Asking Discovery Questions

For salespeople and sales managers…
A couple of months ago, I had the good fortune of working with an organization that had me start DiSC and sales training with the 3 sales teams. It was great and we Jody - IG - Big discoveriesbegan to set some cultural shifts, including: “What?” “By when?” as a company mantra and outcome to ALL conversations, both internal and external. We then rolled the programs out to the Support, IT and Operations teams, but since they aren’t salespeople, we had to change the language and tone of the program from selling to “Creating Intentional Conversations with an Outcome.” The cool thing was it shifted what we called the ‘steps’ in the sales process, changing “Qualifying Questions” to “Discovery Questions”. And it made me really think about how the language changed the action. In hindsight, Qualifying appears to be something that one person does with or to another person — one person asks and the other person answers. The questions may be fairly predictable, so may the responses. By changing to Discovery, it evoked a collaborative conversation — one that includes exploration and questions by both people that are intended to drive to a more effective solution.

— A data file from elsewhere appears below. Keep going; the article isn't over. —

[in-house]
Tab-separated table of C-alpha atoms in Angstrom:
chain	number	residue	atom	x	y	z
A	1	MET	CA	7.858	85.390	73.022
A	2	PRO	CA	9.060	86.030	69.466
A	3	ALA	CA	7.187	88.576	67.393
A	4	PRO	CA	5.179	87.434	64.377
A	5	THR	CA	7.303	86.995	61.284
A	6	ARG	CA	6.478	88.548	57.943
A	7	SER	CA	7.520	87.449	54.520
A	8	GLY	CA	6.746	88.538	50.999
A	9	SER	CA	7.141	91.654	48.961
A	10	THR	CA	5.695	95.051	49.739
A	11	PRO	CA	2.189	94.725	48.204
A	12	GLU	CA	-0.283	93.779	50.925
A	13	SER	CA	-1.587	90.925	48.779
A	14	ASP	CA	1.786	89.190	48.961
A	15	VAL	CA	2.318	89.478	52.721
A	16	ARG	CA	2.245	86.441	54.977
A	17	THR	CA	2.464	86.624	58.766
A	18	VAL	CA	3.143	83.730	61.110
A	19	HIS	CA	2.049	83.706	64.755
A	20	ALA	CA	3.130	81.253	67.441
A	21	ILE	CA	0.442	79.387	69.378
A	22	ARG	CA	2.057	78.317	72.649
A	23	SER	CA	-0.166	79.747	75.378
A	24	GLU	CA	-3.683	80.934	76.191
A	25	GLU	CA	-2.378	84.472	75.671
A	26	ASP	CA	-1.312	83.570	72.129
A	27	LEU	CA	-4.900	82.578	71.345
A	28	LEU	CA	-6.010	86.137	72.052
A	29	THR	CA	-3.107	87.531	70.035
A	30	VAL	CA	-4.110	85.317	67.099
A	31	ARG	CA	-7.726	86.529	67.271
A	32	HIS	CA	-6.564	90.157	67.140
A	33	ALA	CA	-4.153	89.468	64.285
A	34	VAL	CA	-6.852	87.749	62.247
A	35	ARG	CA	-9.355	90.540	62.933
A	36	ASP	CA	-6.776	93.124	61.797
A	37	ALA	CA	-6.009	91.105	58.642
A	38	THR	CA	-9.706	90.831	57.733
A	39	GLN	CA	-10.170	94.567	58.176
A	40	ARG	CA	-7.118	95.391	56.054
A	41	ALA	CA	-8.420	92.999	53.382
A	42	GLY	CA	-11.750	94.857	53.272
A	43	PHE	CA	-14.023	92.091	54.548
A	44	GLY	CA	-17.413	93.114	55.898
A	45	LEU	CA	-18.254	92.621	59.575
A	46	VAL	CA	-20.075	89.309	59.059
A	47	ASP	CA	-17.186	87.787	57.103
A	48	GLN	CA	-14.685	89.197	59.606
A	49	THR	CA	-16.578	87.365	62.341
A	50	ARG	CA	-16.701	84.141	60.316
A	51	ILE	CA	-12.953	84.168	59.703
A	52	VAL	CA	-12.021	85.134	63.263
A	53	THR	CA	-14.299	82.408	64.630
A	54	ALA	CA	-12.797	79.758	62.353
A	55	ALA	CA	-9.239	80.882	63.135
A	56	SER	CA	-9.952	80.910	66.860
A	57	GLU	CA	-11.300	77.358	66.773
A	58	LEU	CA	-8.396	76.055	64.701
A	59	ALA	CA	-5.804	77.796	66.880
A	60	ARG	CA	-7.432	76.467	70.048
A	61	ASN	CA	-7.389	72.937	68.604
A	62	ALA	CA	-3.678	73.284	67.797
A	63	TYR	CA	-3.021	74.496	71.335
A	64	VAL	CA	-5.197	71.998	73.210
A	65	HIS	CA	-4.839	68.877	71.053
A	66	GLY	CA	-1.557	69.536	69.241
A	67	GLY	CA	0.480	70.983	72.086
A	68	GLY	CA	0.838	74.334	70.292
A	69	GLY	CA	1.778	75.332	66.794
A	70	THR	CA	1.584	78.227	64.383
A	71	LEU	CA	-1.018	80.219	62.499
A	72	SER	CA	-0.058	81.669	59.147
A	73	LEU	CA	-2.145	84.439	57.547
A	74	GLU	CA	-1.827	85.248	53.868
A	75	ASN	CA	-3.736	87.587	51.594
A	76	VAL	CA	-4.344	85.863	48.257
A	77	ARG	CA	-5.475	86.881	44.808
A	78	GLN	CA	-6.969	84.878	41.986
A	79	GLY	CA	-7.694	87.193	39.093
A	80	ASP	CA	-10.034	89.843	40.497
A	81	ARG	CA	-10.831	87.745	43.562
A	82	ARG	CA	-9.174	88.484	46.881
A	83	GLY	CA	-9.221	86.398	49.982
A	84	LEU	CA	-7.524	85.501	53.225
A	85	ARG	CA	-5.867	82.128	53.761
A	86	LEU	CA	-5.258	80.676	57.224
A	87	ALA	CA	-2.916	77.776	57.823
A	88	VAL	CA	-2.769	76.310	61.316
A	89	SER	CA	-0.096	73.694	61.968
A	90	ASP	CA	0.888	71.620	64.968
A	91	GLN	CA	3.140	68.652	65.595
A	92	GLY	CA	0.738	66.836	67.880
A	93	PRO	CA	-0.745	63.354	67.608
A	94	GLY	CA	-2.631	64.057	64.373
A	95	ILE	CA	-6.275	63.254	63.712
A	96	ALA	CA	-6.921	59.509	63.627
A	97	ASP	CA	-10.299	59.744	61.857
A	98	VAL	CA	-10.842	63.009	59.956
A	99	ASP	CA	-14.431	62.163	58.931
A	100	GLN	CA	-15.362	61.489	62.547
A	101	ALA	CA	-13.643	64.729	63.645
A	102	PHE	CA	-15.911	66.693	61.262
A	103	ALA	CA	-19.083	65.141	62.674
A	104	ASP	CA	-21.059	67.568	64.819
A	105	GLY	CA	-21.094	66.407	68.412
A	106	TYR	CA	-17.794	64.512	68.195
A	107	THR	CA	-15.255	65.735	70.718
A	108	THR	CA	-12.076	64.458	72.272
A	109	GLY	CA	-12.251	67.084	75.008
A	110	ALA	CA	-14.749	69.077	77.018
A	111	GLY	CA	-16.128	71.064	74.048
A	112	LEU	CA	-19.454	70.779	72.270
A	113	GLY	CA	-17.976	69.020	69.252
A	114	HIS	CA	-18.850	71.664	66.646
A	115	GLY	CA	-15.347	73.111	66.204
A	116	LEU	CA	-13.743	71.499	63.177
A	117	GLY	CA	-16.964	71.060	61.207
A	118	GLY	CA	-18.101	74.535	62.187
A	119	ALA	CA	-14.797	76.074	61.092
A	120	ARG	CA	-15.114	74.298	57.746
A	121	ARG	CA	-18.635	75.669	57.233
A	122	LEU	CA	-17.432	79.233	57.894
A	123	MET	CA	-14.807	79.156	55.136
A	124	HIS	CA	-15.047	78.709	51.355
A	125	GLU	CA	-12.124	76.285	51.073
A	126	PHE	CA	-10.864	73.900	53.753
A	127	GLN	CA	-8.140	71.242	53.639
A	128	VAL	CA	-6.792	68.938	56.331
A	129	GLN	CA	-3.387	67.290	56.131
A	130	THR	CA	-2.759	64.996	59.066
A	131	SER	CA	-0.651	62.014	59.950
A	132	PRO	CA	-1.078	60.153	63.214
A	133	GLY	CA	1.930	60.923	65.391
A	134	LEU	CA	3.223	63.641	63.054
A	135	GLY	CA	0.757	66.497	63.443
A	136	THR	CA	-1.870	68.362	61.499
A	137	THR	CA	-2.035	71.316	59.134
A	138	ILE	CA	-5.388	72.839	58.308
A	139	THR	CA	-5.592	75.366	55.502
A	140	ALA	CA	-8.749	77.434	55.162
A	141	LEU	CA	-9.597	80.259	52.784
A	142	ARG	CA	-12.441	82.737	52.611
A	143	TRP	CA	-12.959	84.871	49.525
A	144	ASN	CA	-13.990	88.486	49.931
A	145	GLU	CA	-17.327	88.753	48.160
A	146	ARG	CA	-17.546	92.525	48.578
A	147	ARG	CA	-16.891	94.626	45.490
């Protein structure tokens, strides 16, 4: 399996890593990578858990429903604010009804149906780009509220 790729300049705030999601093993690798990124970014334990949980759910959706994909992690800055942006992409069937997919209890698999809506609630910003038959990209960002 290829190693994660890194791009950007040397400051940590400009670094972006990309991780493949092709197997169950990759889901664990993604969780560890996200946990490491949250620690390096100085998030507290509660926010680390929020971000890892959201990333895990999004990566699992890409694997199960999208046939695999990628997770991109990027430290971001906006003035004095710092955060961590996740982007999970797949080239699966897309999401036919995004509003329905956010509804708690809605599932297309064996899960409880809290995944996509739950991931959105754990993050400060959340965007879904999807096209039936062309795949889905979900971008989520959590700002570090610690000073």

telescope-science-discover-world.jpgConsider it as you evaluate your process. Discovery is kinda sexy. It takes interest and engagement, and a desire to really learn about the other person and not be attached to what we think we already know about them. Give it a try and let me know what happens.

Now, go sell something.

Jody Smiling Photo copy

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